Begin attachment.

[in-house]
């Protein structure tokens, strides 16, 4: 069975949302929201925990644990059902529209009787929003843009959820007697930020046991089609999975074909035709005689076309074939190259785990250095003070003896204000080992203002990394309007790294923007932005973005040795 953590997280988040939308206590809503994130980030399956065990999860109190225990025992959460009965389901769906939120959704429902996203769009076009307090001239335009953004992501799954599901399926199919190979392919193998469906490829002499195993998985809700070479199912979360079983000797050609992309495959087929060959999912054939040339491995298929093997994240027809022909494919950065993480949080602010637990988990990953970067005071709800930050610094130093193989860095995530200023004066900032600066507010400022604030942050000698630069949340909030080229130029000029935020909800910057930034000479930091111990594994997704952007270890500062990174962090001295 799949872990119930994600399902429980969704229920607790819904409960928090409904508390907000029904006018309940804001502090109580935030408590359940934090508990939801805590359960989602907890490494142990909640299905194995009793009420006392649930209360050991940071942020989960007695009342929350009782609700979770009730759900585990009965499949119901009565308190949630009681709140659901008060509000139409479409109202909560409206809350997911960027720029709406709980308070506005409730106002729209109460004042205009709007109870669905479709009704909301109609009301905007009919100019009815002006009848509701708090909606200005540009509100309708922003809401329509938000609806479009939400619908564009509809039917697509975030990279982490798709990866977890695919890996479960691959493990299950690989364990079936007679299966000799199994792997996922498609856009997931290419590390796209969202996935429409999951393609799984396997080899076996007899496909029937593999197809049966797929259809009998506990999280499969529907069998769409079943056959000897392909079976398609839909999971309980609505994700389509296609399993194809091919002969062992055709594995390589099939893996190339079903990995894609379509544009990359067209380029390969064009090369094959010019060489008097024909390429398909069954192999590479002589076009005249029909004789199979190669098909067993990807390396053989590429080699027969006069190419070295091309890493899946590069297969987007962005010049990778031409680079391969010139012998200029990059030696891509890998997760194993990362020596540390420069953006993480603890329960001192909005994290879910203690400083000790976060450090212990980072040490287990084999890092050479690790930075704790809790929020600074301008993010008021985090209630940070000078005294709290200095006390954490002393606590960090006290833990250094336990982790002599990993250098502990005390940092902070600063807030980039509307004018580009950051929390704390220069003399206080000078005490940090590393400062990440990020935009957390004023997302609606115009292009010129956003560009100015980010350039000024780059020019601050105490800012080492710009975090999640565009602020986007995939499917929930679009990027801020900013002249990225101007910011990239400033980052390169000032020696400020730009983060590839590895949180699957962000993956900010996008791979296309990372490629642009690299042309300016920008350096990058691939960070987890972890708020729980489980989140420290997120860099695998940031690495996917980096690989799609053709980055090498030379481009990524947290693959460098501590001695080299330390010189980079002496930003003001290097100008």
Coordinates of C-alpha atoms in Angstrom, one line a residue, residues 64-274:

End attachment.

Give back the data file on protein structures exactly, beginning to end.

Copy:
[in-house]
């Protein structure tokens, strides 16, 4: 069975949302929201925990644990059902529209009787929003843009959820007697930020046991089609999975074909035709005689076309074939190259785990250095003070003896204000080992203002990394309007790294923007932005973005040795 953590997280988040939308206590809503994130980030399956065990999860109190225990025992959460009965389901769906939120959704429902996203769009076009307090001239335009953004992501799954599901399926199919190979392919193998469906490829002499195993998985809700070479199912979360079983000797050609992309495959087929060959999912054939040339491995298929093997994240027809022909494919950065993480949080602010637990988990990953970067005071709800930050610094130093193989860095995530200023004066900032600066507010400022604030942050000698630069949340909030080229130029000029935020909800910057930034000479930091111990594994997704952007270890500062990174962090001295 799949872990119930994600399902429980969704229920607790819904409960928090409904508390907000029904006018309940804001502090109580935030408590359940934090508990939801805590359960989602907890490494142990909640299905194995009793009420006392649930209360050991940071942020989960007695009342929350009782609700979770009730759900585990009965499949119901009565308190949630009681709140659901008060509000139409479409109202909560409206809350997911960027720029709406709980308070506005409730106002729209109460004042205009709007109870669905479709009704909301109609009301905007009919100019009815002006009848509701708090909606200005540009509100309708922003809401329509938000609806479009939400619908564009509809039917697509975030990279982490798709990866977890695919890996479960691959493990299950690989364990079936007679299966000799199994792997996922498609856009997931290419590390796209969202996935429409999951393609799984396997080899076996007899496909029937593999197809049966797929259809009998506990999280499969529907069998769409079943056959000897392909079976398609839909999971309980609505994700389509296609399993194809091919002969062992055709594995390589099939893996190339079903990995894609379509544009990359067209380029390969064009090369094959010019060489008097024909390429398909069954192999590479002589076009005249029909004789199979190669098909067993990807390396053989590429080699027969006069190419070295091309890493899946590069297969987007962005010049990778031409680079391969010139012998200029990059030696891509890998997760194993990362020596540390420069953006993480603890329960001192909005994290879910203690400083000790976060450090212990980072040490287990084999890092050479690790930075704790809790929020600074301008993010008021985090209630940070000078005294709290200095006390954490002393606590960090006290833990250094336990982790002599990993250098502990005390940092902070600063807030980039509307004018580009950051929390704390220069003399206080000078005490940090590393400062990440990020935009957390004023997302609606115009292009010129956003560009100015980010350039000024780059020019601050105490800012080492710009975090999640565009602020986007995939499917929930679009990027801020900013002249990225101007910011990239400033980052390169000032020696400020730009983060590839590895949180699957962000993956900010996008791979296309990372490629642009690299042309300016920008350096990058691939960070987890972890708020729980489980989140420290997120860099695998940031690495996917980096690989799609053709980055090498030379481009990524947290693959460098501590001695080299330390010189980079002496930003003001290097100008």
Coordinates of C-alpha atoms in Angstrom, one line a residue, residues 64-274: